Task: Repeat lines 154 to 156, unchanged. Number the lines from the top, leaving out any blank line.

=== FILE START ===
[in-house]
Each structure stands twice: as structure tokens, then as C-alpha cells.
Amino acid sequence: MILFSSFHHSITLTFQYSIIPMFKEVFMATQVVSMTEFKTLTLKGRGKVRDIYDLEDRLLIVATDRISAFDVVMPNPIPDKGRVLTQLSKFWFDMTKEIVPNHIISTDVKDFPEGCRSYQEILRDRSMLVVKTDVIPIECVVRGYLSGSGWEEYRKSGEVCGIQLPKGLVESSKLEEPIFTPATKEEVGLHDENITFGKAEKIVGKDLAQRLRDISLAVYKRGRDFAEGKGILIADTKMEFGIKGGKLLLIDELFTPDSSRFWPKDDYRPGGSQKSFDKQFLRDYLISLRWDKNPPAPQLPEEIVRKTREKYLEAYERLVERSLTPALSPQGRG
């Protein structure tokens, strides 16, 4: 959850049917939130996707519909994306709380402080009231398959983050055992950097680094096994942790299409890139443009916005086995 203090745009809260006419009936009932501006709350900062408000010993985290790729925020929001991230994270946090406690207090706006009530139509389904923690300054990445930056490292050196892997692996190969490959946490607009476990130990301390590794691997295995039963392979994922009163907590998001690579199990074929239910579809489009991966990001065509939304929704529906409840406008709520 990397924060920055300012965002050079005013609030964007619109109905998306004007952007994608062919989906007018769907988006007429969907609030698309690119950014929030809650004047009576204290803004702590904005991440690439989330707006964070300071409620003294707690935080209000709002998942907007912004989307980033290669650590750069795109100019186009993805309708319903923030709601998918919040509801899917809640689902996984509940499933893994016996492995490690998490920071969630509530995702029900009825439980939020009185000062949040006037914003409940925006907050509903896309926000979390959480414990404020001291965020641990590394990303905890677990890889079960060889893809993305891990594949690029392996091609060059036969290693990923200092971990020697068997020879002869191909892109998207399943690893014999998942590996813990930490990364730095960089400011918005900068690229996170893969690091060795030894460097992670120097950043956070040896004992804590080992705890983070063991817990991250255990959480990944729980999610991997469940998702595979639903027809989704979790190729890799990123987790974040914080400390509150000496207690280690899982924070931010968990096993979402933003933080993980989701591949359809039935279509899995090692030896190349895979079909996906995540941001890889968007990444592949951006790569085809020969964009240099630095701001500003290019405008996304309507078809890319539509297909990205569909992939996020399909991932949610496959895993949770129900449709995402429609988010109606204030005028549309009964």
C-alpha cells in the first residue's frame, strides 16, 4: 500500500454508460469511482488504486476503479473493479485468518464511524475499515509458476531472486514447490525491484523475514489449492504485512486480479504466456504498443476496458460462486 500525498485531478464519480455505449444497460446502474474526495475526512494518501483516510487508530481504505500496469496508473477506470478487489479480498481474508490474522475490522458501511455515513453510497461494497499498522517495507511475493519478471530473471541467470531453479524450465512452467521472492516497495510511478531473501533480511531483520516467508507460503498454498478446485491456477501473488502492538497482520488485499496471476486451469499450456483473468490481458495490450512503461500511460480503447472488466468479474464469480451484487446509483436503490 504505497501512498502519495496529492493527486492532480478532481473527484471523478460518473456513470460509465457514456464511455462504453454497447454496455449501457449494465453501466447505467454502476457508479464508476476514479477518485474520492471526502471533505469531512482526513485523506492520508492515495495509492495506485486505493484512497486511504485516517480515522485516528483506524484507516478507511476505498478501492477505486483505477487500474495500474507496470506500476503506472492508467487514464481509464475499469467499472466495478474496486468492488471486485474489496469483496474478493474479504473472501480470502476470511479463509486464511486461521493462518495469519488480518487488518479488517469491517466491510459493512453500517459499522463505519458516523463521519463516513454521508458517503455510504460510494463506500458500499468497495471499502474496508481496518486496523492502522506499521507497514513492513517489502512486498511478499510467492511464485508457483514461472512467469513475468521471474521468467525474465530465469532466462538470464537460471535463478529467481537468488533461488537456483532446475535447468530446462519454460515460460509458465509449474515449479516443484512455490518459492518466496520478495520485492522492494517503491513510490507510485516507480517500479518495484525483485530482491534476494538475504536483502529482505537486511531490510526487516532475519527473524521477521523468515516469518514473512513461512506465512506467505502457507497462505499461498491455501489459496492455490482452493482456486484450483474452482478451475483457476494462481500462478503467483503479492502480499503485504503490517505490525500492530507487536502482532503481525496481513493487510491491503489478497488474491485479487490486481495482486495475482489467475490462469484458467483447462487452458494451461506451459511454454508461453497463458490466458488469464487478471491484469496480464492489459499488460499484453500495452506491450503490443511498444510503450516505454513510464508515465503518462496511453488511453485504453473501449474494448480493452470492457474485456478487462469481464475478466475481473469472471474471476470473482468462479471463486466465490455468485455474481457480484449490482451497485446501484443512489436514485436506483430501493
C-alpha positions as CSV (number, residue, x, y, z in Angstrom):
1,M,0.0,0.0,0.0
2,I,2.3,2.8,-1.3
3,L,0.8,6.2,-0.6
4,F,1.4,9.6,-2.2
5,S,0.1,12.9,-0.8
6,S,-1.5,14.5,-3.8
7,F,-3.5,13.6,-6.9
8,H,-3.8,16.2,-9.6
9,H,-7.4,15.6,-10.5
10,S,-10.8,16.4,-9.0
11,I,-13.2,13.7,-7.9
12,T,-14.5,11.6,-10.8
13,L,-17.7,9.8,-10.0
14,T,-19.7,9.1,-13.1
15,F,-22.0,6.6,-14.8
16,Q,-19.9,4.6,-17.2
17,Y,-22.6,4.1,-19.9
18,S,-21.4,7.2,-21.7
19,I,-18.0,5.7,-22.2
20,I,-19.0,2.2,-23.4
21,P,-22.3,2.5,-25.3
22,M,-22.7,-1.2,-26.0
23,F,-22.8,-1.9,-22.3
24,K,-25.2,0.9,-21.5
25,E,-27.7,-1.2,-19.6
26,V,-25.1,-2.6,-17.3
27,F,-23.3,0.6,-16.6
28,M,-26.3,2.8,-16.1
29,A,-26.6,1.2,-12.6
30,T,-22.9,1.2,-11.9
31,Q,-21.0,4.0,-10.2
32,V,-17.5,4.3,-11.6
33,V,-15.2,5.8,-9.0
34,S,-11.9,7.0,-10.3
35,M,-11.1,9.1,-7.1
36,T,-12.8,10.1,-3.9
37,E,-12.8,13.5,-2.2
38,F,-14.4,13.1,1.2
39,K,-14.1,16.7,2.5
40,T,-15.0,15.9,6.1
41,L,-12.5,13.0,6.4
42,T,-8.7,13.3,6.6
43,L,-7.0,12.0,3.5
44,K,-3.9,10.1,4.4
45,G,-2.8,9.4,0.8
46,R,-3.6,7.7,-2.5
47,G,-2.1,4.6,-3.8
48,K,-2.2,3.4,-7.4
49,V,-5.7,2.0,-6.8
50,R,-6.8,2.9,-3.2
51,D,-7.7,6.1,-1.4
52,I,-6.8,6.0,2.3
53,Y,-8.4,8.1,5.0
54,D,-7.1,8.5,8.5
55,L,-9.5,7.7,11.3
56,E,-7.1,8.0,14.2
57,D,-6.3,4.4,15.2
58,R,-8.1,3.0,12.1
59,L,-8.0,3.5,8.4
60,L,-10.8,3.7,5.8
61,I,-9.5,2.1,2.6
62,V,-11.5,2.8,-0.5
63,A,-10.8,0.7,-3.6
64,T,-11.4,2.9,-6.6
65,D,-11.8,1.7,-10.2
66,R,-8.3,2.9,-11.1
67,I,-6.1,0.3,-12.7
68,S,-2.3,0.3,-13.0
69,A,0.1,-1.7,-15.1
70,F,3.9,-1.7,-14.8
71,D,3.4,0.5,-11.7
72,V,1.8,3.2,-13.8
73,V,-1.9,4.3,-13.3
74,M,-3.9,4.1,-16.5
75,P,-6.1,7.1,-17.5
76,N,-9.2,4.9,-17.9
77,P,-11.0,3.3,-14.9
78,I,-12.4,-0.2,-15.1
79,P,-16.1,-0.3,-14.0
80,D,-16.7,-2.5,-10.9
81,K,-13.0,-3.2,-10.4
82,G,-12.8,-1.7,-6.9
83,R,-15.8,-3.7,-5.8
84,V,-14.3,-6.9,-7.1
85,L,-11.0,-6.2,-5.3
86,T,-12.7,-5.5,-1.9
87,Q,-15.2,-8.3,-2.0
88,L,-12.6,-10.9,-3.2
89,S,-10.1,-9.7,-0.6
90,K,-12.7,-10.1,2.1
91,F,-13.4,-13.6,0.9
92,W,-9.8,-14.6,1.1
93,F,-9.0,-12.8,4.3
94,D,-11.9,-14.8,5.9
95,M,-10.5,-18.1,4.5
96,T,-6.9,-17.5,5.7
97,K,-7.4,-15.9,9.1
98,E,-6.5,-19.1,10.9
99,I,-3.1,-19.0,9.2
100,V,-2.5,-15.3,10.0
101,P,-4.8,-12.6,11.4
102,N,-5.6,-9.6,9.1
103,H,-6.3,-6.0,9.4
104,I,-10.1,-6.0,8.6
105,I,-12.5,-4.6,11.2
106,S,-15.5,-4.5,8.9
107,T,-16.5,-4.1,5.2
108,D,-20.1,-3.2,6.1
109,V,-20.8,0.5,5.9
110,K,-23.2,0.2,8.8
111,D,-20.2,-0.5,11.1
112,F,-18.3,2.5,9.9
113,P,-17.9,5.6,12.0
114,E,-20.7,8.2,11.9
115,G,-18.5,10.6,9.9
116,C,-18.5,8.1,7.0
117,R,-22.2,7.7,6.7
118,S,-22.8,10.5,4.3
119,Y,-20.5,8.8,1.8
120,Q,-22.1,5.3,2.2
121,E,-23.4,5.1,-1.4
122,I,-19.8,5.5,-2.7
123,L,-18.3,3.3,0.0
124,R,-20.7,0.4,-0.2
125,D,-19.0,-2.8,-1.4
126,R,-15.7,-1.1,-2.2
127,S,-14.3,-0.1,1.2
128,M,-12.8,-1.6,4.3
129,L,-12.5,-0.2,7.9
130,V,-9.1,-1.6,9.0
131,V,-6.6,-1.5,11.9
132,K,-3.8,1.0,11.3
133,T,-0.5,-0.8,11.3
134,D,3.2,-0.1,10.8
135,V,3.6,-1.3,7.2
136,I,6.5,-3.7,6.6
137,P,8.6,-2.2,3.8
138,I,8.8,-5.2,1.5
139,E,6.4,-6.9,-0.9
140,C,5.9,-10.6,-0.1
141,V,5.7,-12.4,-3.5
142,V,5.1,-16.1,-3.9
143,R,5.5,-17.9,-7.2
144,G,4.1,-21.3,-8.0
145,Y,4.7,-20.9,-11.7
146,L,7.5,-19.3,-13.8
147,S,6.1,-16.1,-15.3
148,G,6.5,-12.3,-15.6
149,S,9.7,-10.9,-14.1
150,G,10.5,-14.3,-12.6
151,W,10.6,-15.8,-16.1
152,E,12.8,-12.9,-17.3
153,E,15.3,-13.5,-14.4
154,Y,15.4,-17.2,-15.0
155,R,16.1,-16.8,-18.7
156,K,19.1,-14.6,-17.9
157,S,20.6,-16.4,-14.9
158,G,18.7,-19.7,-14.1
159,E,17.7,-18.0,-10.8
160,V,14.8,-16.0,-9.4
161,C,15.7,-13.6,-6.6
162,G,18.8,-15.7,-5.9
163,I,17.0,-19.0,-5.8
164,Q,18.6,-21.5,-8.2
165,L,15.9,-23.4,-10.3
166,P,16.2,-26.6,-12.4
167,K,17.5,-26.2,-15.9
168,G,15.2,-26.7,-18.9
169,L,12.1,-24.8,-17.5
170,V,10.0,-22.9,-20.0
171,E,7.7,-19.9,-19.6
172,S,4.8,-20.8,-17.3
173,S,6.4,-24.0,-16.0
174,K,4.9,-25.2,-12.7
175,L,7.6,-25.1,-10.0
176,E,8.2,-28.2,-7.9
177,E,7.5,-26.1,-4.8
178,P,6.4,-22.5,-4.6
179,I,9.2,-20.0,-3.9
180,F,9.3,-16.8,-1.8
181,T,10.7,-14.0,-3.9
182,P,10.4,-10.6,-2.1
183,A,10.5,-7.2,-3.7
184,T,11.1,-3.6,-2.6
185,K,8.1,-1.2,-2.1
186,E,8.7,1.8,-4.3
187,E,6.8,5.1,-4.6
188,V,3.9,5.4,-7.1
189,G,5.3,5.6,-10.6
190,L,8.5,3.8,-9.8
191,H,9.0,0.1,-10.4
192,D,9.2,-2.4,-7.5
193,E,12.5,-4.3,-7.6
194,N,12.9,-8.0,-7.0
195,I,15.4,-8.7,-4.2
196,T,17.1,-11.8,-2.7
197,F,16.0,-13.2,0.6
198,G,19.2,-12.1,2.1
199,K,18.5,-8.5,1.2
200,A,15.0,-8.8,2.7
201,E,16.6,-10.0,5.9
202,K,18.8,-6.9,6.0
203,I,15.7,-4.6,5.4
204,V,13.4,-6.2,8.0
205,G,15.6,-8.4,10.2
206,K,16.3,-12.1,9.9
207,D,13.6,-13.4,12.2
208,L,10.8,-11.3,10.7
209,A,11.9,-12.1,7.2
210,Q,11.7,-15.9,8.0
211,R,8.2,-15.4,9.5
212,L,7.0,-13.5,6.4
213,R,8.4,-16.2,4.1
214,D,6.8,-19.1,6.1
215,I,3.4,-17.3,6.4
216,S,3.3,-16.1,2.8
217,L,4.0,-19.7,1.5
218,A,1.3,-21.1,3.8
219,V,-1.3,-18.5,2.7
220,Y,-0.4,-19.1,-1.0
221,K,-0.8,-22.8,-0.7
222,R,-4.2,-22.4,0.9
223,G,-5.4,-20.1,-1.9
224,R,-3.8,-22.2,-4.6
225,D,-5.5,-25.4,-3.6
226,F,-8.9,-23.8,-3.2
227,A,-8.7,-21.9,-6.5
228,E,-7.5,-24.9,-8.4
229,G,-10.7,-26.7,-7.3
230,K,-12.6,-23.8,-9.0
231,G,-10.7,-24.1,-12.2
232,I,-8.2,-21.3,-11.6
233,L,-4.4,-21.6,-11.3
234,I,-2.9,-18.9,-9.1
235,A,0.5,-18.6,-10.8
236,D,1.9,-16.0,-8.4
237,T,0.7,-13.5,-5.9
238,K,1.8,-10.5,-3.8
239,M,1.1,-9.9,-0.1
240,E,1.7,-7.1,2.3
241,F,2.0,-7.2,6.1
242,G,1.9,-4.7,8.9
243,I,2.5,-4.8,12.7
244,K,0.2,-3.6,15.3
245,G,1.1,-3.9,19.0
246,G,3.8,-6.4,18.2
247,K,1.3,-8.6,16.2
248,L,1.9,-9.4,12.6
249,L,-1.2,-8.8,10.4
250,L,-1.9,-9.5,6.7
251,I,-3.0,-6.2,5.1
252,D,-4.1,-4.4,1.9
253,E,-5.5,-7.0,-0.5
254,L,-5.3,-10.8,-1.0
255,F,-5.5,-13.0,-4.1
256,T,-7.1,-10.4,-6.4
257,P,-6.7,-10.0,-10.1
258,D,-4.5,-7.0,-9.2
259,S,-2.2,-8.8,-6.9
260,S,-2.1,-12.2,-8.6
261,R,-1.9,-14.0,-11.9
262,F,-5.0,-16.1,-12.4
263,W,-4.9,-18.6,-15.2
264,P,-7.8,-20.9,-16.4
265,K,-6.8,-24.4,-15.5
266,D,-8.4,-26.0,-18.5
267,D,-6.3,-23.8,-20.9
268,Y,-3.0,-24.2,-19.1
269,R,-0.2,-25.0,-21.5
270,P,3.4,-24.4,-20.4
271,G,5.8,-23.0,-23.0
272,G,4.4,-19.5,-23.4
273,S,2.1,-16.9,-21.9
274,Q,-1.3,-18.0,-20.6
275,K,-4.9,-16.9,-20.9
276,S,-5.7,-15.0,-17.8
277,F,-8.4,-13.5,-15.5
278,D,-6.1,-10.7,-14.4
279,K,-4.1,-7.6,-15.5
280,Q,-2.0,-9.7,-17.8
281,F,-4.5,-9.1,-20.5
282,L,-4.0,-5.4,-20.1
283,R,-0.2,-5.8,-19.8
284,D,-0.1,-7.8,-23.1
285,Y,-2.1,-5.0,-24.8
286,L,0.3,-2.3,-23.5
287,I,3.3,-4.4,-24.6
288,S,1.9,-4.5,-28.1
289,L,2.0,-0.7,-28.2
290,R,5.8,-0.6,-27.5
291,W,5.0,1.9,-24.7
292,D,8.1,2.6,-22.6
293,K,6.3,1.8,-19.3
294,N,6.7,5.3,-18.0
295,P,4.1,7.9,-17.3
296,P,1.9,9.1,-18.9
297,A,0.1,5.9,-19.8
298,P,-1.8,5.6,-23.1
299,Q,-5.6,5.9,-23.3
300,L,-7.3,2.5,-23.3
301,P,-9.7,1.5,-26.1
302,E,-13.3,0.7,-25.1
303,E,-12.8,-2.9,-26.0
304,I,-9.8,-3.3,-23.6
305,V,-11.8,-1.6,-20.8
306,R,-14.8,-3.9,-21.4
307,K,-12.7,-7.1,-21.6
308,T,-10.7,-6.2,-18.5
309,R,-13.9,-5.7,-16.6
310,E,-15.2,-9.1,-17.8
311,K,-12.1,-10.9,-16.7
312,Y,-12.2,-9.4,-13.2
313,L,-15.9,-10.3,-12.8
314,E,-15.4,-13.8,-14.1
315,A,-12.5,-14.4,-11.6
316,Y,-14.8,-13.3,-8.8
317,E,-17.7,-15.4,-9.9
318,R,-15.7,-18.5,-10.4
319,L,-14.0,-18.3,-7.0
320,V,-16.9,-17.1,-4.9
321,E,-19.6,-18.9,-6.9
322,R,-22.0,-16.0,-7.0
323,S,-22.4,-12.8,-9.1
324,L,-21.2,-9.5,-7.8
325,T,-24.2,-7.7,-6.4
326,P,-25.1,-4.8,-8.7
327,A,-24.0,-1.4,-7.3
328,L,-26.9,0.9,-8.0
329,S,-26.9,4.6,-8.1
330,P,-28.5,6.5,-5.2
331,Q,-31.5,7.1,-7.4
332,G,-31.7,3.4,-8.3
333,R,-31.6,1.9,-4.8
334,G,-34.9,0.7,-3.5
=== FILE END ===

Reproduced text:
148,G,6.5,-12.3,-15.6
149,S,9.7,-10.9,-14.1
150,G,10.5,-14.3,-12.6